So if you have friends and family who can help with things, gratefully accept! It can really make the difference in helping to keep your budget under control. Having your guests involved makes the day so much more memorable!

Guests may also want to contribute to the wedding in lieu of buying a gift.

4. Consider your Guest List

Obviously if the two of you run off to Gretna Green to tie the knot, your wedding budget will be much lower than if you want to invite 100 guests to your nuptials!

Sit down and decide who you would like to invite. When you have a rough guest list, you’ll be able to work out the costs for your chosen venue. If you feel the costs are escalating beyond what is manageable, you may have to prioritise again.

If you would like to invite people but are not particularly close to them, you might consider inviting them to just the evening reception. (Though try to be considerate – guests may not want to travel or pay for accommodation if only invited for a couple of hours.)

5. Consider an off season / Weekday Wedding

Saturdays during the summer months are probably the most popular dates for weddings. Therefore, if your budget is a concern, you might want to consider choosing a less popular time of the year for your big day. A Tuesday afternoon in November could enable you to have all those little extras. You might find that you can get a discount on many aspects of your day as suppliers welcome the business during their quietest months.

Though again, do consider your guests. If they are employed and need to take holiday to attend the wedding, this may be an issue for some – particularly if they need to travel.

At least with an off-season wedding, you can plan for and be prepared for the weather!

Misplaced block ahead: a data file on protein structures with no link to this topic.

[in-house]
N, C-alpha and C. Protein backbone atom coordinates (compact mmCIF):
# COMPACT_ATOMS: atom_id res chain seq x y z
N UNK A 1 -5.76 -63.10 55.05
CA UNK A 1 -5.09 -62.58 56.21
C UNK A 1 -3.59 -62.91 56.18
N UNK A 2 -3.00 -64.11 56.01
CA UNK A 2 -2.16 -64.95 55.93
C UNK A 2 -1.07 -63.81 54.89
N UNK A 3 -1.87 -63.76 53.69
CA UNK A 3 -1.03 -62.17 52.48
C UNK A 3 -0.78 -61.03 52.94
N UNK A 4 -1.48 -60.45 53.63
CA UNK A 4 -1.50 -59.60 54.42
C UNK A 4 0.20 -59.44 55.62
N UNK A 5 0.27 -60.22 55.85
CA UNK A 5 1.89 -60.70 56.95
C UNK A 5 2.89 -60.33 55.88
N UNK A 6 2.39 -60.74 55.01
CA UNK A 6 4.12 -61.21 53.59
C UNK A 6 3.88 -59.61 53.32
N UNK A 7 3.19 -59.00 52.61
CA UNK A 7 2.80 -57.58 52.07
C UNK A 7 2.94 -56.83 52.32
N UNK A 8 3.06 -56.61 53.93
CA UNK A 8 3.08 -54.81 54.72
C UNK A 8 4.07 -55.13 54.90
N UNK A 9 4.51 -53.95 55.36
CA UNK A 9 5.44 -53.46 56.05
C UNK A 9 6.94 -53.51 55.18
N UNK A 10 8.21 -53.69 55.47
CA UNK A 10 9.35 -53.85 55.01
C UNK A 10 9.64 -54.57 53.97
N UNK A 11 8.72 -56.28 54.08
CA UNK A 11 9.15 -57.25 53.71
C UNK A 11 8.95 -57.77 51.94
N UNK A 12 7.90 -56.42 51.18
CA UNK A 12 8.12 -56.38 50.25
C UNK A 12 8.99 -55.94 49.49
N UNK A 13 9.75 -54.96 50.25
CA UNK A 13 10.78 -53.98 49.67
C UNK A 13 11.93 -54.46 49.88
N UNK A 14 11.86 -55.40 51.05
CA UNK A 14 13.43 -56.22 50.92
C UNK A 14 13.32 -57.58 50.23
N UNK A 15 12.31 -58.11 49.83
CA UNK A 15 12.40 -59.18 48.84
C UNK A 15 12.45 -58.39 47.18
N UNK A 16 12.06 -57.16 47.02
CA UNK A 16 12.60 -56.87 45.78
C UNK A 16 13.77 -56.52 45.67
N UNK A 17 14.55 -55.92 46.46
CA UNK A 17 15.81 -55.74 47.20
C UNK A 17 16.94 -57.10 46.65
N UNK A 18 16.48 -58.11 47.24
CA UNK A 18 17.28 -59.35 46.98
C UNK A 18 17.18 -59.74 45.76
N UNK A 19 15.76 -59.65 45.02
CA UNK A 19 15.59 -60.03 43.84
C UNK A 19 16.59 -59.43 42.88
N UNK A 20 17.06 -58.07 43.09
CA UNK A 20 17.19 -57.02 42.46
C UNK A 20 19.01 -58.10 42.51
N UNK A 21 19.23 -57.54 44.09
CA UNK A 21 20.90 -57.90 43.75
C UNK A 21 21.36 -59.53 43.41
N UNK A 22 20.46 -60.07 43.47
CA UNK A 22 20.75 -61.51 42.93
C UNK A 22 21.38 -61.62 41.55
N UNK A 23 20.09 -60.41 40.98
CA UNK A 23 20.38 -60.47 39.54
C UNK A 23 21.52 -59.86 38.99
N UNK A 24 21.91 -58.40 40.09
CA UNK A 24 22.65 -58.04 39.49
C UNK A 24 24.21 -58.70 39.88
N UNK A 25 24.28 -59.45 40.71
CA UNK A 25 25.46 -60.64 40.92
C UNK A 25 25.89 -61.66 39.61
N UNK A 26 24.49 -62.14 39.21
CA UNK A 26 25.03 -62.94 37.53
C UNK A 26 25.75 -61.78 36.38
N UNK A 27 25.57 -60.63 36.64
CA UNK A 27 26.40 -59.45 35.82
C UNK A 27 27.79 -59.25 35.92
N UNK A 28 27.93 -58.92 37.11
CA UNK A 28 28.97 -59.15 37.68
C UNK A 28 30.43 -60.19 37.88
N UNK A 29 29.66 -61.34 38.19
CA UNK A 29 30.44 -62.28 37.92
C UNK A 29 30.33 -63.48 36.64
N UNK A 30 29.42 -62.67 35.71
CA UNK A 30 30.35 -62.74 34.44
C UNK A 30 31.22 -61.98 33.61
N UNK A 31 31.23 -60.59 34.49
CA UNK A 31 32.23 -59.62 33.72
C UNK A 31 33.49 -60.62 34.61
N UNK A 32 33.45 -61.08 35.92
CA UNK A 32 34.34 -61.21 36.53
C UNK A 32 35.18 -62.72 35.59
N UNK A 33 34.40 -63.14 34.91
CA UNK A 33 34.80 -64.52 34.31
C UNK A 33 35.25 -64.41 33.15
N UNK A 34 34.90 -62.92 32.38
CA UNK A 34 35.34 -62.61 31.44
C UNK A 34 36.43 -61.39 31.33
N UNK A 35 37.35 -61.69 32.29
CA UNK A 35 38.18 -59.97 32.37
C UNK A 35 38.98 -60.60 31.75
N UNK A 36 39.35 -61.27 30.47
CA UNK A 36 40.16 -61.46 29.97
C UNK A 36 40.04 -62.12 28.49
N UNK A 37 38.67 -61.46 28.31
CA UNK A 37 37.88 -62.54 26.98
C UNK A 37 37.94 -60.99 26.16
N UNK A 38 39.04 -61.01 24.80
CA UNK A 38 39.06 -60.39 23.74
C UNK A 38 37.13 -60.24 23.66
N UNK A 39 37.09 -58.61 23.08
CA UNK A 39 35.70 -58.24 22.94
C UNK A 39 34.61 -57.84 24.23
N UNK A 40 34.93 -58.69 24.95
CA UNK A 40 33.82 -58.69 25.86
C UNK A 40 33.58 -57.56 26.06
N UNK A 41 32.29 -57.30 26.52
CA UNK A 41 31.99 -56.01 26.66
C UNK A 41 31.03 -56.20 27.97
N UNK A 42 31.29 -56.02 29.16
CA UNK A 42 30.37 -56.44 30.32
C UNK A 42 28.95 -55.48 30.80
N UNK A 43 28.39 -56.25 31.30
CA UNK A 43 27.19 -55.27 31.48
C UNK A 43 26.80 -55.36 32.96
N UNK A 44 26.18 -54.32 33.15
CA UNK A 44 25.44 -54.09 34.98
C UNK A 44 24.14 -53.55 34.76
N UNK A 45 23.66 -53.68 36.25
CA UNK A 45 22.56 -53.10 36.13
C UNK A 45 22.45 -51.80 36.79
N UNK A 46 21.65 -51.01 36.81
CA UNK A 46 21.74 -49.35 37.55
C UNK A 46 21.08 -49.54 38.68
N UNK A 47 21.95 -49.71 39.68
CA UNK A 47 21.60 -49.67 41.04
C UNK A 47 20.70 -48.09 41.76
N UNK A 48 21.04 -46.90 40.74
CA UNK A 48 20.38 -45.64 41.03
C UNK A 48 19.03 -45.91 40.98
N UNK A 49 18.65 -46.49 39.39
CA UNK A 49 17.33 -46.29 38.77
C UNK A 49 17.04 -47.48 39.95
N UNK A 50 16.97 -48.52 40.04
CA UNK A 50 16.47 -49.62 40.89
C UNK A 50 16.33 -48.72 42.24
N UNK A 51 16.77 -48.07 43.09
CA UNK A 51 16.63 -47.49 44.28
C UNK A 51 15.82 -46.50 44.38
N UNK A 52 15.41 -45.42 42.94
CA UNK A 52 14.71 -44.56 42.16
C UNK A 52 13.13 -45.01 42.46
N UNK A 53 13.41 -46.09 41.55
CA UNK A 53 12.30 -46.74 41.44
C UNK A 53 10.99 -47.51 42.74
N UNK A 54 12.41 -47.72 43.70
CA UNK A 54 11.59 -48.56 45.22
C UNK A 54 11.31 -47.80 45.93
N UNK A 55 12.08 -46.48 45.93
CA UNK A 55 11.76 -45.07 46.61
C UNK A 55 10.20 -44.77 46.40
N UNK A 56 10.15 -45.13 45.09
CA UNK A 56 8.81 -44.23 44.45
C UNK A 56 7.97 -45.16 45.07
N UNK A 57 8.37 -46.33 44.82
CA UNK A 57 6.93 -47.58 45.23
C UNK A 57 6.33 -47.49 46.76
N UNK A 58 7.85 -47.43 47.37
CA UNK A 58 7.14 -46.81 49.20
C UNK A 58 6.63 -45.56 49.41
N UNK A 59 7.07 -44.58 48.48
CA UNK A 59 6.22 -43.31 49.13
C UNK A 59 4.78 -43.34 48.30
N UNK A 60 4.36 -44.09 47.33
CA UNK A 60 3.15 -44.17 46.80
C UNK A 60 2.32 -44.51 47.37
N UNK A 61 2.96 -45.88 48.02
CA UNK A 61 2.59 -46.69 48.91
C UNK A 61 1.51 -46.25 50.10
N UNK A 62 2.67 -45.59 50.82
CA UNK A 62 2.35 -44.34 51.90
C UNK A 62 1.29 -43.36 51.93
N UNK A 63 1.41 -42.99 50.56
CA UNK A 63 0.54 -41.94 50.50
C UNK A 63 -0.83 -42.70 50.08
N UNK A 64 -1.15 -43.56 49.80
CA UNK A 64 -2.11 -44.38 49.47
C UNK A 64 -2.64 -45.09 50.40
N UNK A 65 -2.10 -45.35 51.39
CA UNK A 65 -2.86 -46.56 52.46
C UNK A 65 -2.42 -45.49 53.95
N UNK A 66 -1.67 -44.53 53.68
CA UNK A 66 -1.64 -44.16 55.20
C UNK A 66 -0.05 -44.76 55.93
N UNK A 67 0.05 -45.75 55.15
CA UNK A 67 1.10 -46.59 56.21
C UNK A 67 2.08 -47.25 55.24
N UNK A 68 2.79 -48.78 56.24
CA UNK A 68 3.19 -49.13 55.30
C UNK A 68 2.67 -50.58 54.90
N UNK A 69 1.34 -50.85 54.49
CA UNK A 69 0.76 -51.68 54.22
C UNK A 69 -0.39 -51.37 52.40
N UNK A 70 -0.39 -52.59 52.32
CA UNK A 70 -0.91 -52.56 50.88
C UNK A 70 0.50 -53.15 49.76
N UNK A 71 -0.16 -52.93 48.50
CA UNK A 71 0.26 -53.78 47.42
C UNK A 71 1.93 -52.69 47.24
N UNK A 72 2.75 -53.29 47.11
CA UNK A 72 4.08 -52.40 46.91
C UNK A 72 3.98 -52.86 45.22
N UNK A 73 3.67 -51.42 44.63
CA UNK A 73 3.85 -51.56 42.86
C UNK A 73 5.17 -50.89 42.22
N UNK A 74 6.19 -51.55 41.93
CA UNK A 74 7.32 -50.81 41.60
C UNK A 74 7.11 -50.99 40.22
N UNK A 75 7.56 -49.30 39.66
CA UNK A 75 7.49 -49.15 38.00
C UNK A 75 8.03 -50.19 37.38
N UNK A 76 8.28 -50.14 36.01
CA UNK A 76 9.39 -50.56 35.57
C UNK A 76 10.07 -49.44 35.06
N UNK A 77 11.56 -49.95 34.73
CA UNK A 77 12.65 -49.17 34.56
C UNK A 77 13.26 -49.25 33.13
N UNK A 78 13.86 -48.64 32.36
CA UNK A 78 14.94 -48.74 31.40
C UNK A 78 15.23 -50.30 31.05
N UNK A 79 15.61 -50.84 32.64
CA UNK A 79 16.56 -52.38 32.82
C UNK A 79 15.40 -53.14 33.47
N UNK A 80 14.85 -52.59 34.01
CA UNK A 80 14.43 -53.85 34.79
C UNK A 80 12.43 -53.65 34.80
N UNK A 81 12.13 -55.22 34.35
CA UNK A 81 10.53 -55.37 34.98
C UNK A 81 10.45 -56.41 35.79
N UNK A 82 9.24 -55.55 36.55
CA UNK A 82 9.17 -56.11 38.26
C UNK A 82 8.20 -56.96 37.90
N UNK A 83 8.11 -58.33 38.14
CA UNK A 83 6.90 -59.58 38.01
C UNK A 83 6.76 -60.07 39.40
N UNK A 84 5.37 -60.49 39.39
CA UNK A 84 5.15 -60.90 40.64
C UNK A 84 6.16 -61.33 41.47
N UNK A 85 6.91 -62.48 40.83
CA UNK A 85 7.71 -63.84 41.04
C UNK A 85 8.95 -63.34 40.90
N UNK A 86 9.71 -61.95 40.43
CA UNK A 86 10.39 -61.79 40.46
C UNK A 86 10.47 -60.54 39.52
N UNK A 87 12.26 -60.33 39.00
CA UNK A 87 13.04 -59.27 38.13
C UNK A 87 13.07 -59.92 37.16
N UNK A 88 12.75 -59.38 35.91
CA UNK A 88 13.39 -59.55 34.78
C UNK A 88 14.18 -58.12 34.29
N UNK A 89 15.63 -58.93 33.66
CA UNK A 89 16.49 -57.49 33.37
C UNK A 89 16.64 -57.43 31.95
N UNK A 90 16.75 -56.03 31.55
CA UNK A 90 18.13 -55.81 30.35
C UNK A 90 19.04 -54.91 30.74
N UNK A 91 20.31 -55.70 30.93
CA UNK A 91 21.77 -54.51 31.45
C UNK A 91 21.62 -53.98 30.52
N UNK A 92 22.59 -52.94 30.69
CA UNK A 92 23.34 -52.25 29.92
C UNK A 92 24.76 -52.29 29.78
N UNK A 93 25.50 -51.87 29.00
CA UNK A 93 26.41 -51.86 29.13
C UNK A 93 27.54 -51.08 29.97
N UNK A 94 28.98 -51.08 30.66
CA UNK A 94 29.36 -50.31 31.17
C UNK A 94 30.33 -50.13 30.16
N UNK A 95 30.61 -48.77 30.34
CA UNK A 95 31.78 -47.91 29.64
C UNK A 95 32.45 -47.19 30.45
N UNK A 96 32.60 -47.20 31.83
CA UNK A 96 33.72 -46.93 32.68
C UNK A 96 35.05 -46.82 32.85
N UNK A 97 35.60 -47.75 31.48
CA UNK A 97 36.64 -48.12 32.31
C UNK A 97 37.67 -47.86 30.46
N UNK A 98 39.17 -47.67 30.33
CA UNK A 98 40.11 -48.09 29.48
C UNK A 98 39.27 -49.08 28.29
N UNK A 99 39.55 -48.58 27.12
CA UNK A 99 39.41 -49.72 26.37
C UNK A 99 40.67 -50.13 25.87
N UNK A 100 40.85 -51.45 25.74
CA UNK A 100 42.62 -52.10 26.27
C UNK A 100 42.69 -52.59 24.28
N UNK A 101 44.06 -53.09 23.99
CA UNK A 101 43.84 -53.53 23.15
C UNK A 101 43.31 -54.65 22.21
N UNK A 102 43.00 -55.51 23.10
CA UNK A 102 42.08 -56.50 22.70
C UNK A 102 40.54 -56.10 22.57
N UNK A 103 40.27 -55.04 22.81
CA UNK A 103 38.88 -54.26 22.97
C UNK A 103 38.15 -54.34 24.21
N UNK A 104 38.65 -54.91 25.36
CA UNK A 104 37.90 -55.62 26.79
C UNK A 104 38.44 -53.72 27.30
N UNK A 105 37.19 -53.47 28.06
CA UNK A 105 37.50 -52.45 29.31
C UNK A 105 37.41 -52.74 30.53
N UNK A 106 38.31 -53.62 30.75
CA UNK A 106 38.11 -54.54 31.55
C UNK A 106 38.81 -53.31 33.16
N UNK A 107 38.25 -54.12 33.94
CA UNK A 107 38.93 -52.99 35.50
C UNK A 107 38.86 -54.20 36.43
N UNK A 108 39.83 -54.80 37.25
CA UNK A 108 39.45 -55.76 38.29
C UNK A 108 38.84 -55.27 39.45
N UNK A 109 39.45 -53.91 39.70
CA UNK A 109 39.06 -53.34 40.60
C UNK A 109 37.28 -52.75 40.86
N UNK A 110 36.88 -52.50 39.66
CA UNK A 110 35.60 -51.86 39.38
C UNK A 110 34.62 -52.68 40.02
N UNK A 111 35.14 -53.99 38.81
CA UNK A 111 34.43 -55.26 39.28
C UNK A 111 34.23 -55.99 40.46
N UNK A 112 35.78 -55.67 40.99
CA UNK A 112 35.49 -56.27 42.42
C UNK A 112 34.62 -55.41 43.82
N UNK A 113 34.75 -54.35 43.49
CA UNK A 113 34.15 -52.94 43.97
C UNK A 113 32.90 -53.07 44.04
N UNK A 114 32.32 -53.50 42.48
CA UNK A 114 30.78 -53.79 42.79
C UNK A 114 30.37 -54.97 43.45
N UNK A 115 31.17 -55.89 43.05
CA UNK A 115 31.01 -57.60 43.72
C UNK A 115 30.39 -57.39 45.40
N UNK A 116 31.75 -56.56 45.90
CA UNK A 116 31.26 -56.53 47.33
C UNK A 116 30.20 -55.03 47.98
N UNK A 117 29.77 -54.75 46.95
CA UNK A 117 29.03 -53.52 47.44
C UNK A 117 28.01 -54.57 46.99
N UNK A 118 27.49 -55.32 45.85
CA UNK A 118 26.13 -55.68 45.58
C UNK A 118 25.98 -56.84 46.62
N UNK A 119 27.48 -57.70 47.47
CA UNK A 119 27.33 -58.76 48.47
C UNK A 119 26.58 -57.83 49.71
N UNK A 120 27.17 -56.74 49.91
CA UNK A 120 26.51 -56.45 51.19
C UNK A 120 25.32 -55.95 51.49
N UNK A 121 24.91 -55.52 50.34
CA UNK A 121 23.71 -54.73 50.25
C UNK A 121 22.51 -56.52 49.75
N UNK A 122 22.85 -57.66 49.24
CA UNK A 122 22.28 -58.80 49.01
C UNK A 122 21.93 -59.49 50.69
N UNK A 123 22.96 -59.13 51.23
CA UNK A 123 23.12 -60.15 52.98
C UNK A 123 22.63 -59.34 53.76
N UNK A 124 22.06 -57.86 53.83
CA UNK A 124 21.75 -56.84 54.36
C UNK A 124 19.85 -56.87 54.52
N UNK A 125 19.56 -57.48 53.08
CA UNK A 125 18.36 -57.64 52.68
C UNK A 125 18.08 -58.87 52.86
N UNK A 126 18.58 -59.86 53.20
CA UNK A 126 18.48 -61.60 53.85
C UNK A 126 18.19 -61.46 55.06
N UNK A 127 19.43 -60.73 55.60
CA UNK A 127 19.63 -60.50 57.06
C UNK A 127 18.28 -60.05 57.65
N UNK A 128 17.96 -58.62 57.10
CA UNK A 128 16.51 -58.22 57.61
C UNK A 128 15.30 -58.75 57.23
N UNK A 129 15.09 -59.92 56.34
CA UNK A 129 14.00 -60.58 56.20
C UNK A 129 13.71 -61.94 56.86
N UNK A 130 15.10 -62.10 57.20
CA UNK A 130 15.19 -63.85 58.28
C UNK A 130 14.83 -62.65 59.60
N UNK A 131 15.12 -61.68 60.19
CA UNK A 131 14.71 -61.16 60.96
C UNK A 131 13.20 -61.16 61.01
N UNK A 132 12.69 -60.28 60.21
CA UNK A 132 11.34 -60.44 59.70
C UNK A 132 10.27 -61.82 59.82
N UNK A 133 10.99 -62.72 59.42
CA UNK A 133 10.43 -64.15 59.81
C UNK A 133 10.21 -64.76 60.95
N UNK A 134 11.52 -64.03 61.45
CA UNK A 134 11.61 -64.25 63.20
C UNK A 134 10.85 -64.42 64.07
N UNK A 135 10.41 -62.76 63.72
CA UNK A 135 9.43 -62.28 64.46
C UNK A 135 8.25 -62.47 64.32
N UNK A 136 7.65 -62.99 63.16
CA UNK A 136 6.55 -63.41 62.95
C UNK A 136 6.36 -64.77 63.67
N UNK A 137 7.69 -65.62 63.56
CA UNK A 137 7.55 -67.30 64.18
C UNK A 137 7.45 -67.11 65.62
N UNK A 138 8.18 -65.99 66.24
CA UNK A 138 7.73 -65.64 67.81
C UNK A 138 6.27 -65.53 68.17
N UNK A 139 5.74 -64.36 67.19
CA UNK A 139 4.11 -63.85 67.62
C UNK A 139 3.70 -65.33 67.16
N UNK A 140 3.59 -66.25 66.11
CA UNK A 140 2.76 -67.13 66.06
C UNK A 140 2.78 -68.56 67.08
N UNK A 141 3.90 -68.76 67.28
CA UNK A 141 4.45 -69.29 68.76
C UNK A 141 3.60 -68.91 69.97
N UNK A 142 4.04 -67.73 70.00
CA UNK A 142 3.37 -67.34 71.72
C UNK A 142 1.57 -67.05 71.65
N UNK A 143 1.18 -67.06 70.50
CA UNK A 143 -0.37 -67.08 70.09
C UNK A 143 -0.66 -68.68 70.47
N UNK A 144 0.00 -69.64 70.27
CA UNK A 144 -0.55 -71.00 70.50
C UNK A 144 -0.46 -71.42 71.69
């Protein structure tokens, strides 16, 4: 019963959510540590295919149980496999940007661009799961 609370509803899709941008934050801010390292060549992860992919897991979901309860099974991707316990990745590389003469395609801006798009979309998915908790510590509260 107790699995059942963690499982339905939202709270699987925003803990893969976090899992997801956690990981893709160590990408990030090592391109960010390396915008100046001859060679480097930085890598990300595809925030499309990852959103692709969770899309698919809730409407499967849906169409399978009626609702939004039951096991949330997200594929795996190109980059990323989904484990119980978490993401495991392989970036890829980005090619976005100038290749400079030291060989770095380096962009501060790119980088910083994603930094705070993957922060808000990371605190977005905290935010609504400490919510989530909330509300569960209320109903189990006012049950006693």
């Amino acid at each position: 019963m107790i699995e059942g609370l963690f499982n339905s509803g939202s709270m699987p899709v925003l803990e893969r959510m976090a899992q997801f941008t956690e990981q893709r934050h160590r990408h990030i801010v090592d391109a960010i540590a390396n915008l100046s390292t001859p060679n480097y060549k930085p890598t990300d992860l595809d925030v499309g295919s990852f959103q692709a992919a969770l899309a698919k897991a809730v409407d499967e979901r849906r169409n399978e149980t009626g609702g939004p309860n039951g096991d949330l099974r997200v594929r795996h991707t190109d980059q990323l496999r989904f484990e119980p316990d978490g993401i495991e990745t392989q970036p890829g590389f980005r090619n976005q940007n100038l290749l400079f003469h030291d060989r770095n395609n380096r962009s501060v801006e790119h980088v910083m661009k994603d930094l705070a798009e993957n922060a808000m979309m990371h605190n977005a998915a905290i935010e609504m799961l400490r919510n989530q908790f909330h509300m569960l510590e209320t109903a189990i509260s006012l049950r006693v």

6. It’s OK to Haggle

My mum always told me, “If you don’t ask, you don’t get!” and it’s true! With my mum as our chief wedding planner, we got lots of discounts for our wedding including a reduced rate for the corkage as well as the chair covers. For these kinds of things, venues are often open to negotiation as it’s not costing them any extra to supply them.

Likewise, suppliers are often open to throw in freebies to secure a sale. By being a little bit cheeky, you might find you can make some reasonable savings!

Just remember to get final prices confirmed in writing to avoid any disagreements later.

7. Keep track of what you’re spending

As with any budget, it doesn’t work if you don’t know what your expenses are. Keep a note of everything you’re spending, however insignificant it appears to be.

One thing we didn’t really think about was the cost of postage of invitations and thank-you cards. Let’s say you are inviting 70 guests with the current price of a stamp being £1.35. That’s a total of £94.50 just to post out invitations and the same again for sending thank-you cards.

Several of these unaccounted expenses can make a significant impact on your budget so it’s important that you don’t overlook any expenses.

8. Consider Wedding Insurance

Although it’s another expense to add to the budget, wedding insurance is well worth considering. It can protect you against unforeseen circumstances such as illness or injury of the Wedding Party, cancellations by suppliers or even suppliers going bust before the wedding.

Just bear in mind – wedding insurance doesn’t cover a change of heart!

9. Do it yourself – wherever possible

You can cut your budget significantly by doing lots of things yourself. From make-up to flowers, invitations to place cards, there’s a lot you can do yourself as long as you’re organised. Write a list of all the tasks which need to be done by when and see how much you can cut from your initial budget!

10. Stick to your agreed budget

There’s absolutely no point putting a budget together if you’re going to disregard it. But remember – it doesn’t have to be set in stone. If you find that you have overspent on something, sit down and review where you might be able to recoup that money on other aspects. Review your budget regularly to ensure that you’re on track and avoid overspending.

But most importantly, make sure to have a wonderful day!